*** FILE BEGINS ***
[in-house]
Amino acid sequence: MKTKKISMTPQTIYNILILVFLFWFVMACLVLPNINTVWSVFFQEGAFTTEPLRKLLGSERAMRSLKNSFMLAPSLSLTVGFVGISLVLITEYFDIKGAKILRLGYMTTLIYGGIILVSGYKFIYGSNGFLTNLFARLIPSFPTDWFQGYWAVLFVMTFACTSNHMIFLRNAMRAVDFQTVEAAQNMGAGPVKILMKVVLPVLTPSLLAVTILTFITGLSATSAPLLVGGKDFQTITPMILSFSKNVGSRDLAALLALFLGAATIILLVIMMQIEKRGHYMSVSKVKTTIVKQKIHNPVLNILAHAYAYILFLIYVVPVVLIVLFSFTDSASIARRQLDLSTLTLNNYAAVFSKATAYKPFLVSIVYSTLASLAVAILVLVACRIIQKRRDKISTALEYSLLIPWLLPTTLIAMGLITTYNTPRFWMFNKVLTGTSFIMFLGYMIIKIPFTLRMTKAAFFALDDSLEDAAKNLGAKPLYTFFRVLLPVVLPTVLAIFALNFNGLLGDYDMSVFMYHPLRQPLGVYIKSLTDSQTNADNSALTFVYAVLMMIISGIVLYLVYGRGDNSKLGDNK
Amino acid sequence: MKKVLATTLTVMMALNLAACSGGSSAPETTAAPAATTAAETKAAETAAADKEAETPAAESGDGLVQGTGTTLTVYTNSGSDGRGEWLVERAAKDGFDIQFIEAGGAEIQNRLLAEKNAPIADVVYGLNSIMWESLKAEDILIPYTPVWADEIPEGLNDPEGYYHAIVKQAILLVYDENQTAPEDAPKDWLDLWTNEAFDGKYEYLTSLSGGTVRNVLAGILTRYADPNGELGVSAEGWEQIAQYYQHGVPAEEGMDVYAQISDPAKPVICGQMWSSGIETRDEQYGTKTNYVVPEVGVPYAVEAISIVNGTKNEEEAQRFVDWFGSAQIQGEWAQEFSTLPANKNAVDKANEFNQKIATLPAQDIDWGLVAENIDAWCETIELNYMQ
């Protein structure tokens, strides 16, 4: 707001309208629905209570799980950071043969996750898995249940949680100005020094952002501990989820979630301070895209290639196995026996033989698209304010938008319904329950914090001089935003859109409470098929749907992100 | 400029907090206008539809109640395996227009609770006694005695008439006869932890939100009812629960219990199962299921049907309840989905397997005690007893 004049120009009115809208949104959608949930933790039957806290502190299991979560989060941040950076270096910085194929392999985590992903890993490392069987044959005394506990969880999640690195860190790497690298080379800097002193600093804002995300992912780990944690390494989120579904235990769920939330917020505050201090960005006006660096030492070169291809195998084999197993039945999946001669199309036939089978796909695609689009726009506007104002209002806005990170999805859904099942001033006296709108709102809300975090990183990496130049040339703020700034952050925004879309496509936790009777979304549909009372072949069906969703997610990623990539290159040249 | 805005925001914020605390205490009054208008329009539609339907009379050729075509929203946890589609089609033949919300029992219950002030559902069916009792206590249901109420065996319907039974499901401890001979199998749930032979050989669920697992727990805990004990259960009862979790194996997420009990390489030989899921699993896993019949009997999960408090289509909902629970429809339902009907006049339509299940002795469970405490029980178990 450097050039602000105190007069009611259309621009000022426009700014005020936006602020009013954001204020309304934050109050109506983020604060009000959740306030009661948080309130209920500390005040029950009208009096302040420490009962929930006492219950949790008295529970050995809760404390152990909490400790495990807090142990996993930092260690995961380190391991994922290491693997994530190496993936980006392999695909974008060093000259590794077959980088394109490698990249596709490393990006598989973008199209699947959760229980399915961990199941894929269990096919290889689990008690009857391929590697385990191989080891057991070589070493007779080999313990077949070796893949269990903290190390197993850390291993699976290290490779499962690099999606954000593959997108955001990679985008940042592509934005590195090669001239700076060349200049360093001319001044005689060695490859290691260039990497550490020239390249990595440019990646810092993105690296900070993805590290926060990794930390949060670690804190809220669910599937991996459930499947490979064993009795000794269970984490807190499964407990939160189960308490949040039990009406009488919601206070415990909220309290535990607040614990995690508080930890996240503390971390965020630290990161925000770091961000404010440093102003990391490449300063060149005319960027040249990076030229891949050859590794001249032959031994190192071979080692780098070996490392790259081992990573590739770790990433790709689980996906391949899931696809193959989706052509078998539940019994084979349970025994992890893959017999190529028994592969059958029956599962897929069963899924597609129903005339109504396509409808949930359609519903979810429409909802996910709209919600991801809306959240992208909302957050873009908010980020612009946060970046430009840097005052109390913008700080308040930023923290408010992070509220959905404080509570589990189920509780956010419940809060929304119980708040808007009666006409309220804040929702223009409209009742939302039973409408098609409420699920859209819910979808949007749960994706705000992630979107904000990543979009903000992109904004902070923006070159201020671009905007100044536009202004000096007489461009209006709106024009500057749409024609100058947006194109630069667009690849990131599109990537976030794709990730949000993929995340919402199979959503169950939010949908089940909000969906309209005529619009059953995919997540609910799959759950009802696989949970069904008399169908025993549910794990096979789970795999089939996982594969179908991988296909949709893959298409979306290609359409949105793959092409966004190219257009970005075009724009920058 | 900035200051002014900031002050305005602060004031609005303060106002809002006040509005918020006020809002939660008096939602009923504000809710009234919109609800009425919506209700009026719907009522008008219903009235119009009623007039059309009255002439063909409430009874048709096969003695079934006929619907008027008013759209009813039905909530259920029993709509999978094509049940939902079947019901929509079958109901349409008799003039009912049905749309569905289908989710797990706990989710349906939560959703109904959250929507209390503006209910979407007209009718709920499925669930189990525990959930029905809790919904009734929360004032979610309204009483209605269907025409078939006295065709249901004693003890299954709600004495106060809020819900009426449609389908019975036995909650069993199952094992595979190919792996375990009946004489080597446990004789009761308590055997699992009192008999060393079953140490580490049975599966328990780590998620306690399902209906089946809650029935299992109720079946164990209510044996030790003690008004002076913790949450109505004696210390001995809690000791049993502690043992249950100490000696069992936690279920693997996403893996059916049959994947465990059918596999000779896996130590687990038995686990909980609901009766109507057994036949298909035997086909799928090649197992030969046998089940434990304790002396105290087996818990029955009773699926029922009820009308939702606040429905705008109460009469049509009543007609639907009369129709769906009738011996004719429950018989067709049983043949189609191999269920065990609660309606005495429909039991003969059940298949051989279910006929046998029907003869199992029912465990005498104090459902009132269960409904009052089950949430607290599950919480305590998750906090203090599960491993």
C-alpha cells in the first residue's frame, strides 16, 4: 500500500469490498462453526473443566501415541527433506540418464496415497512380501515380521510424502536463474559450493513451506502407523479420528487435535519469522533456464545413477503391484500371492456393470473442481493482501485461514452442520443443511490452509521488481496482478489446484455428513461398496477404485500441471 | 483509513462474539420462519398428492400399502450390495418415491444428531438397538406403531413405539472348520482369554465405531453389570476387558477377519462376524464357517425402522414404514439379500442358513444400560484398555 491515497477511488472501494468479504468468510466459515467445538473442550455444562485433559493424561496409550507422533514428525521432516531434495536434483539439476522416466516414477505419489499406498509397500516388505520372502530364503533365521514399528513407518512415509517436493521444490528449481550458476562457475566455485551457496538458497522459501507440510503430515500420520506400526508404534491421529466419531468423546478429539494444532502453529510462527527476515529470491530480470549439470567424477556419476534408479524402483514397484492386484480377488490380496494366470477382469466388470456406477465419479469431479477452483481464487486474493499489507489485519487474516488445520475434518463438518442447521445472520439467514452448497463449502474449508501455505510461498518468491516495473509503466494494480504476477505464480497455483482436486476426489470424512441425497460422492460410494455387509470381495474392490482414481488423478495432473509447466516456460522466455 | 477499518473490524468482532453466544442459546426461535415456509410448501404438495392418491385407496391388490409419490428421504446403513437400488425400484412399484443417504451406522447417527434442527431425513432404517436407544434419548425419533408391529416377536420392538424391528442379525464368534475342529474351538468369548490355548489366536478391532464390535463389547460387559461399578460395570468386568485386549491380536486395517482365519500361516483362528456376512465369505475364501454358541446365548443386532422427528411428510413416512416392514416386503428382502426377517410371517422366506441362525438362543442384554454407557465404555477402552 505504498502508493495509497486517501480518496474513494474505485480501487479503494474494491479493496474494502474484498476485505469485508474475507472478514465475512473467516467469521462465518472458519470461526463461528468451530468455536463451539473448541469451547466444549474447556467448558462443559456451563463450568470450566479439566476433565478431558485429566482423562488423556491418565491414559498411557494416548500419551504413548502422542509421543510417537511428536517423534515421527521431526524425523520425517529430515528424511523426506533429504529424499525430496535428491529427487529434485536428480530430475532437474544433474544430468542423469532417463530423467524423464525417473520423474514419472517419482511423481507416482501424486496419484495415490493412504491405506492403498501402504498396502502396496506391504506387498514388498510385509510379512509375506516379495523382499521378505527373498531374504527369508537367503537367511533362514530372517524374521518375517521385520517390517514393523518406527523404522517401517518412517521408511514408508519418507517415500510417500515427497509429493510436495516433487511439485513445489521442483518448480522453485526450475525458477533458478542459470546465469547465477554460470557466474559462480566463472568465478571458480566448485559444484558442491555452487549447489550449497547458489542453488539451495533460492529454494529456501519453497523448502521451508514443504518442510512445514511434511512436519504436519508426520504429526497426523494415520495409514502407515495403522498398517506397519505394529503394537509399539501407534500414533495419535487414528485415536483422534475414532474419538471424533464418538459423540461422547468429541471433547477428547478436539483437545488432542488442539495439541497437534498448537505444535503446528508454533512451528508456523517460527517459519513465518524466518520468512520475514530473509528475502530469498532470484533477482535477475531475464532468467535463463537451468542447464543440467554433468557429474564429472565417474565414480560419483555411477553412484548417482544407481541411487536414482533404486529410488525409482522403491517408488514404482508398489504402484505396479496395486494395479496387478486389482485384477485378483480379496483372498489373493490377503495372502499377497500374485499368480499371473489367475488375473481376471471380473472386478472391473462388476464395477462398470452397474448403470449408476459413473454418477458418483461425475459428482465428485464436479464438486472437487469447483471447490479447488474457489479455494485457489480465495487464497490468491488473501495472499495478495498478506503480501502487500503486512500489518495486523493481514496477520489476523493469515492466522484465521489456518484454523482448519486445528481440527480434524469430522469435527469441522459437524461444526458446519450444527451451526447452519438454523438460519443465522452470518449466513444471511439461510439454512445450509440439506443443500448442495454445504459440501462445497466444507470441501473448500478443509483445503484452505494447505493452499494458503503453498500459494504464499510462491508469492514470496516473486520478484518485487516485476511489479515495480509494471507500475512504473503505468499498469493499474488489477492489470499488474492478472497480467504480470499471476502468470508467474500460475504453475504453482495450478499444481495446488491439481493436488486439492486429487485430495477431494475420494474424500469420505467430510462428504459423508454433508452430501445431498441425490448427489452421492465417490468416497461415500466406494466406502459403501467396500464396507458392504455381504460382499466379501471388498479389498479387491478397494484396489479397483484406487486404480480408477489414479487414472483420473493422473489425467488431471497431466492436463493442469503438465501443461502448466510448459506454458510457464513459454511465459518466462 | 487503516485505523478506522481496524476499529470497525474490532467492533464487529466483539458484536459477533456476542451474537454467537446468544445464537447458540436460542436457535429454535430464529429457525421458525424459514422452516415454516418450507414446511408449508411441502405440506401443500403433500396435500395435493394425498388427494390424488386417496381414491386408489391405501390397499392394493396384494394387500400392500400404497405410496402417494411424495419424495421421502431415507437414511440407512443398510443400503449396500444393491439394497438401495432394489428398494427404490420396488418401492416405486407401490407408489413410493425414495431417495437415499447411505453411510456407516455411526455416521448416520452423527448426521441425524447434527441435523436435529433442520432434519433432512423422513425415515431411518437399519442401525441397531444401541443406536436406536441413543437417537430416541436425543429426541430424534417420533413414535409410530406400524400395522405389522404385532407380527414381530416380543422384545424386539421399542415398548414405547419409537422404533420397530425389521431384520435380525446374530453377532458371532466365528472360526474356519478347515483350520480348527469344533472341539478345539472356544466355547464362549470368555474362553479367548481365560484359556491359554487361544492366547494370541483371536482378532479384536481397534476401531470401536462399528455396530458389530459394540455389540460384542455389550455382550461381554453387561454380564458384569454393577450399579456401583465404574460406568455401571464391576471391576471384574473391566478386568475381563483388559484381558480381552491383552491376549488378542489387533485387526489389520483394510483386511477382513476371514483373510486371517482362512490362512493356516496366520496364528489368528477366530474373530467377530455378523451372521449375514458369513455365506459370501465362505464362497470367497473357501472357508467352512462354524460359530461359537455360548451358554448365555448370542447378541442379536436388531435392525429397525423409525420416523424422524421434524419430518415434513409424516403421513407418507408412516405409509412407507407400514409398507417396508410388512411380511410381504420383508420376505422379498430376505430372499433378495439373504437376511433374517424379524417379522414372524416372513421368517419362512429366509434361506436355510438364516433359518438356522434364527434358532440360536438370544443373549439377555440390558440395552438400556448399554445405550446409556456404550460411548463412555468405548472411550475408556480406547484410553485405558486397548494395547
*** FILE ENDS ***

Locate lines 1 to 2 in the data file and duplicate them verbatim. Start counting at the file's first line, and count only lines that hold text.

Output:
[in-house]
Amino acid sequence: MKTKKISMTPQTIYNILILVFLFWFVMACLVLPNINTVWSVFFQEGAFTTEPLRKLLGSERAMRSLKNSFMLAPSLSLTVGFVGISLVLITEYFDIKGAKILRLGYMTTLIYGGIILVSGYKFIYGSNGFLTNLFARLIPSFPTDWFQGYWAVLFVMTFACTSNHMIFLRNAMRAVDFQTVEAAQNMGAGPVKILMKVVLPVLTPSLLAVTILTFITGLSATSAPLLVGGKDFQTITPMILSFSKNVGSRDLAALLALFLGAATIILLVIMMQIEKRGHYMSVSKVKTTIVKQKIHNPVLNILAHAYAYILFLIYVVPVVLIVLFSFTDSASIARRQLDLSTLTLNNYAAVFSKATAYKPFLVSIVYSTLASLAVAILVLVACRIIQKRRDKISTALEYSLLIPWLLPTTLIAMGLITTYNTPRFWMFNKVLTGTSFIMFLGYMIIKIPFTLRMTKAAFFALDDSLEDAAKNLGAKPLYTFFRVLLPVVLPTVLAIFALNFNGLLGDYDMSVFMYHPLRQPLGVYIKSLTDSQTNADNSALTFVYAVLMMIISGIVLYLVYGRGDNSKLGDNK